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Walter Röhrl Picks His Top Five Porsche Rally Cars

Beware, dear reader, as this is a video that requires some reading. When discussing something as dear to his heart as rally cars, Herr Röhrl tends to stick with his native German. Though the video is in German, the visual language of Porsche racing cars transcends the spoken word, and Herr Röhrl has brought some icons for the latest Top 5 video.

What is striking about this set of cars is its diversity. Among them are a Paris-Dakar competitor, a Transsyberia rally competitor, two German rally championship cars, and a top-level WRC car optimized for a single event. It’s a curious bunch, and really highlights the breadth of Porsche’s competition talents.

Several of the choices are icons in their own rights. The 953 debuted the 959’s all-wheel drive system and won the 1984 Paris-Dakar, the featured 924 Carrera GT was Walter’s personal car in the 1981 German rally championship, and the 911SC Safari set the stage for countless 911 Safari tributes.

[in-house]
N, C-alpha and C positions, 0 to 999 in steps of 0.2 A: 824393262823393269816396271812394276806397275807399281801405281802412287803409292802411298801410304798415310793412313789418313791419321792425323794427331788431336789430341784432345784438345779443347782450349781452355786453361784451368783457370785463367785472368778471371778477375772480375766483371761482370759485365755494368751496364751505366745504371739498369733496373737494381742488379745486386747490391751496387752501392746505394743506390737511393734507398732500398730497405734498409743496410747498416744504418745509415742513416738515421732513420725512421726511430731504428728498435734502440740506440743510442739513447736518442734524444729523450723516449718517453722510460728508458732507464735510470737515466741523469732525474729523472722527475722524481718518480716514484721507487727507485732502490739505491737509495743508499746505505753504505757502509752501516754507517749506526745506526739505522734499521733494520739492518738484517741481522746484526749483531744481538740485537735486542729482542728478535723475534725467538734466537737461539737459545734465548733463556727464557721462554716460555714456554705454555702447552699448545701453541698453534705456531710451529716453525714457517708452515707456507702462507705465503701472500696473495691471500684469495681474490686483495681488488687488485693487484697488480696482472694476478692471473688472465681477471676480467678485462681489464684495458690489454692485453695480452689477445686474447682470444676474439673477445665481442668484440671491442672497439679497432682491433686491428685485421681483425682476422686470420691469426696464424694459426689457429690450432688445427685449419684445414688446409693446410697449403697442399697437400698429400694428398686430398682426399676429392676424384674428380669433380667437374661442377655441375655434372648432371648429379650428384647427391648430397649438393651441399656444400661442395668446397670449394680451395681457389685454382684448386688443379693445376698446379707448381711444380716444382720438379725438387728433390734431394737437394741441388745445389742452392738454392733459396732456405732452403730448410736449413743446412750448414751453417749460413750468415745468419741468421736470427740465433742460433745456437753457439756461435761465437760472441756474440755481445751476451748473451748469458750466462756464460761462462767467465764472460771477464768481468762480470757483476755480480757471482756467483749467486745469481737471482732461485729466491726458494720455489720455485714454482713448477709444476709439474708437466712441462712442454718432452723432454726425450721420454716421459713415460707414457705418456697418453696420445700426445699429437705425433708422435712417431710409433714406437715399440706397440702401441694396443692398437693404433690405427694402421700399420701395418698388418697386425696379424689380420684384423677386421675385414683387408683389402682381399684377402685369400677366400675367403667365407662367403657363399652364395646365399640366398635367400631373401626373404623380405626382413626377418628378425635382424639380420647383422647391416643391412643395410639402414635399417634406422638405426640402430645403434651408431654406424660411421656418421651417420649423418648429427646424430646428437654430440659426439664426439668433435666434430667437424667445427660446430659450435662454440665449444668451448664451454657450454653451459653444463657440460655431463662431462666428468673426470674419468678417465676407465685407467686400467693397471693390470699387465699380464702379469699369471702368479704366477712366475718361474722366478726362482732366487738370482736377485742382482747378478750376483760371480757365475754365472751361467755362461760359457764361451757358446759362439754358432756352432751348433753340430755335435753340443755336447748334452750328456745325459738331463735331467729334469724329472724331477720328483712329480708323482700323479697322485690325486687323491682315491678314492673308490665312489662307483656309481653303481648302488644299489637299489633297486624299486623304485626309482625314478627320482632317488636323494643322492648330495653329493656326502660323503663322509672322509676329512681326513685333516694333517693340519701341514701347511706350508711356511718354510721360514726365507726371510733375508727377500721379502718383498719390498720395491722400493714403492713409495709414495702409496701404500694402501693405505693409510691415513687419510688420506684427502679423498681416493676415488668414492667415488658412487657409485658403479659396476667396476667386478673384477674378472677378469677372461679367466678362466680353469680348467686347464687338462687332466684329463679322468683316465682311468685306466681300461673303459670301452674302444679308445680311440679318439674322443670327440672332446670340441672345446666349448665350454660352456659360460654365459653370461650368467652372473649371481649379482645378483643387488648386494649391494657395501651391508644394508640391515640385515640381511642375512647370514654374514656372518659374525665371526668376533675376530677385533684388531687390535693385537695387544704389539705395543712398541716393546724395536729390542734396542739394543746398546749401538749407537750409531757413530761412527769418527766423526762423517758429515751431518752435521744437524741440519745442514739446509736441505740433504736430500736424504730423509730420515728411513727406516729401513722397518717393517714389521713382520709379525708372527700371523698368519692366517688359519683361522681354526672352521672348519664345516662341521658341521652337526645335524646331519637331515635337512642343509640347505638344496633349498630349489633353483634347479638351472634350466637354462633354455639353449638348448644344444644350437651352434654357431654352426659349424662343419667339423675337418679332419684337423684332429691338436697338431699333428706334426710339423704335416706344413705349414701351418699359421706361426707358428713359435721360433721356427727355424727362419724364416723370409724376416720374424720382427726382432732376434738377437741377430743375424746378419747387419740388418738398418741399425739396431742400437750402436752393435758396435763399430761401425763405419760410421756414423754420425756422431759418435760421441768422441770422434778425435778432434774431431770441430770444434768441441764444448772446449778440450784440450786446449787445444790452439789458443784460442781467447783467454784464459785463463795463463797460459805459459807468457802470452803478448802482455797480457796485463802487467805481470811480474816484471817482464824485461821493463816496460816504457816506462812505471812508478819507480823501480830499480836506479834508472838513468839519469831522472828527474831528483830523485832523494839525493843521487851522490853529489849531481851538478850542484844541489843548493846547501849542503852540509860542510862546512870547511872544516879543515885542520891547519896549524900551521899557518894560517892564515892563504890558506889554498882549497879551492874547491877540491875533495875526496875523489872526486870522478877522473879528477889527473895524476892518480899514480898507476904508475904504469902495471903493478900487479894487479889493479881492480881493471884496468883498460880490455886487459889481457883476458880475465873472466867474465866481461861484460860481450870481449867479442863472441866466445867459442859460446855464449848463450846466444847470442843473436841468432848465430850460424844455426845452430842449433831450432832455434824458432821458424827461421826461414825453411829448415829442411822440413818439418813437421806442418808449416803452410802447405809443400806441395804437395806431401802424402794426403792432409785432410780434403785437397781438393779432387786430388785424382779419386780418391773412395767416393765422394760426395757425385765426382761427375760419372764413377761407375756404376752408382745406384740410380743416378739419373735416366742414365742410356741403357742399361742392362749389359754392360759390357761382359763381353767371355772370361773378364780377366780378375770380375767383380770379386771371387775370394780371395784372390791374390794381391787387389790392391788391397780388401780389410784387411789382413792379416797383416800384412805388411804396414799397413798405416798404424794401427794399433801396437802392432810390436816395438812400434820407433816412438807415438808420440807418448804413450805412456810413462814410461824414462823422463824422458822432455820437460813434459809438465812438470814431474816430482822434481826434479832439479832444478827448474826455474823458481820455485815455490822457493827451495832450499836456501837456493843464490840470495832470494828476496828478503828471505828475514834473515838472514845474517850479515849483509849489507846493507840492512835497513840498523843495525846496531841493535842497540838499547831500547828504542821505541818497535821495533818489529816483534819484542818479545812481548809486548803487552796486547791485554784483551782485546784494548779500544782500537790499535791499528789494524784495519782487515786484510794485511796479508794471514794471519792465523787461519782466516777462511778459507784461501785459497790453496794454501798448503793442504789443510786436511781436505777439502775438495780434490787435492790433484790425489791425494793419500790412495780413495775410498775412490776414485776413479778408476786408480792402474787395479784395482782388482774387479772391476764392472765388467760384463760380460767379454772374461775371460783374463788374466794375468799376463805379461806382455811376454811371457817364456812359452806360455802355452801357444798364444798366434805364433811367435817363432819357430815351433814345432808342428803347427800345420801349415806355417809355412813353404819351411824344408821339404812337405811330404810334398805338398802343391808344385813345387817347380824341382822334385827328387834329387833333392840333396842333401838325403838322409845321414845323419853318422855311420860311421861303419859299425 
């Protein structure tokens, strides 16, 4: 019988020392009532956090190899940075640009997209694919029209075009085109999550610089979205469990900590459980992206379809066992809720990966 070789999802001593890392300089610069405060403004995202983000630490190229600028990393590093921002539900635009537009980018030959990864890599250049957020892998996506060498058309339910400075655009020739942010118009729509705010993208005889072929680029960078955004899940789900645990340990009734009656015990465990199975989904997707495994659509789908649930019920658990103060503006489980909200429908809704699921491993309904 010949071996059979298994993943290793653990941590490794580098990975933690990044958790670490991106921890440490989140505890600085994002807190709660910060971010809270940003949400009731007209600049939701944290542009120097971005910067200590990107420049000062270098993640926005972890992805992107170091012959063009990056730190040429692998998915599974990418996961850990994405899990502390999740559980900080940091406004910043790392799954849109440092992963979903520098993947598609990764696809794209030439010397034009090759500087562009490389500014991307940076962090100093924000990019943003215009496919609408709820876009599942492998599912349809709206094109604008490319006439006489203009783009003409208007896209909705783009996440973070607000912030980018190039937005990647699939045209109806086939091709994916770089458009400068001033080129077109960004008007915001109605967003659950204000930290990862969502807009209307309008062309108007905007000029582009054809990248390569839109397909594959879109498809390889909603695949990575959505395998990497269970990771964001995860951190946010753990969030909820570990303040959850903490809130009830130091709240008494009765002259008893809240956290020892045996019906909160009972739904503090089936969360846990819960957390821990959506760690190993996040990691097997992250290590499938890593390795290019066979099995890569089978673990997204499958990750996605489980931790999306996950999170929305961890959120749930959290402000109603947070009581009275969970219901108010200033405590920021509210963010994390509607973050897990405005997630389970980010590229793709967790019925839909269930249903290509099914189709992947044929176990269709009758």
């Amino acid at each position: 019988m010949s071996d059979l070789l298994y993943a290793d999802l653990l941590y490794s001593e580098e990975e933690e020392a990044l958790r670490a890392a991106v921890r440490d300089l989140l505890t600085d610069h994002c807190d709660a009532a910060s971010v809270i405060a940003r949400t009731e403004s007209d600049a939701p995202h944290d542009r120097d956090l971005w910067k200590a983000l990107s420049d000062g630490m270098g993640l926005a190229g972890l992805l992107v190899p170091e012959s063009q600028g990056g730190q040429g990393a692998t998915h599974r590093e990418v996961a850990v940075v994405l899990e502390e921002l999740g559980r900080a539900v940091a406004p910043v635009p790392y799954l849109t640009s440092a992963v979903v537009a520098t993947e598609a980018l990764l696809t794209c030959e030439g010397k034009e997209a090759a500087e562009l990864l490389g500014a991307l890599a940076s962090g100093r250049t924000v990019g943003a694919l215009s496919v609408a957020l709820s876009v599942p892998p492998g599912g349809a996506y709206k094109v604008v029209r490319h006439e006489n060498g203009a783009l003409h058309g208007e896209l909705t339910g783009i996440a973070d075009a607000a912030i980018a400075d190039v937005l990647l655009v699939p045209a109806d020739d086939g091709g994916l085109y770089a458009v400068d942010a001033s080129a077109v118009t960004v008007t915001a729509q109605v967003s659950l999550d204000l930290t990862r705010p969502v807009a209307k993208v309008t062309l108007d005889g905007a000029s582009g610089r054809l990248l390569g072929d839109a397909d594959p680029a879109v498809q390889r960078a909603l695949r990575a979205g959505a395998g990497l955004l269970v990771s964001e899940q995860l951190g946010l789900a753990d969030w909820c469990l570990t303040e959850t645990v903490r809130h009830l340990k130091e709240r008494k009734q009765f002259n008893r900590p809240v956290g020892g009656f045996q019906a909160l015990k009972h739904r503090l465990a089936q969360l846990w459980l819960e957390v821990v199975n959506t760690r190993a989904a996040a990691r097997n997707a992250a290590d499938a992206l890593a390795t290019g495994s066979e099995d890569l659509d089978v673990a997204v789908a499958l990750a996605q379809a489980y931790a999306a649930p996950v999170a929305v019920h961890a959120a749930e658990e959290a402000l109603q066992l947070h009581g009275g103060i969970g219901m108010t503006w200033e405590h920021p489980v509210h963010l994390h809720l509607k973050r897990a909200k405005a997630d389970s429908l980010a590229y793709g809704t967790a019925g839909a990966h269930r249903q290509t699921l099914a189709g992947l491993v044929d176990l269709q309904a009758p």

The other two warrant consideration on their own. The Cayenne Transsyberia is the only factory-supported Cayenne racer, and won the 7,000-kilometer Transsyberia rally two years on the trot- in its second outing Cayennes claimed the top six positions. As a sort of halfway-house between the Cayenne S and GTS equipped for long-distance rallying, it’s a pretty special machine.

The car which clinched Walter’s top position is one which he apparently had not driven prior to filming the video. Though at first glance it appears to be a 997 GT3, it is in fact a 996 GT3 fitted with a 997 front clip, and which competes in the German rally championship driven by a husband and wife team. It’s a compelling entry on the list, as it shows that rallying a Porsche is not just for those with factory support, and the car sounds glorious.

Of course Herr Rohrl’s Top 5 is not a comprehensive list. What are your favorite Porsche rally cars? For me it’s a close pick between the Monte Carlo-winning 911Ts of 1968, and Reneé Binkerhoff’s perennially-competitive 356A.


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Oddball Transaxle Spotting at Radwood Boston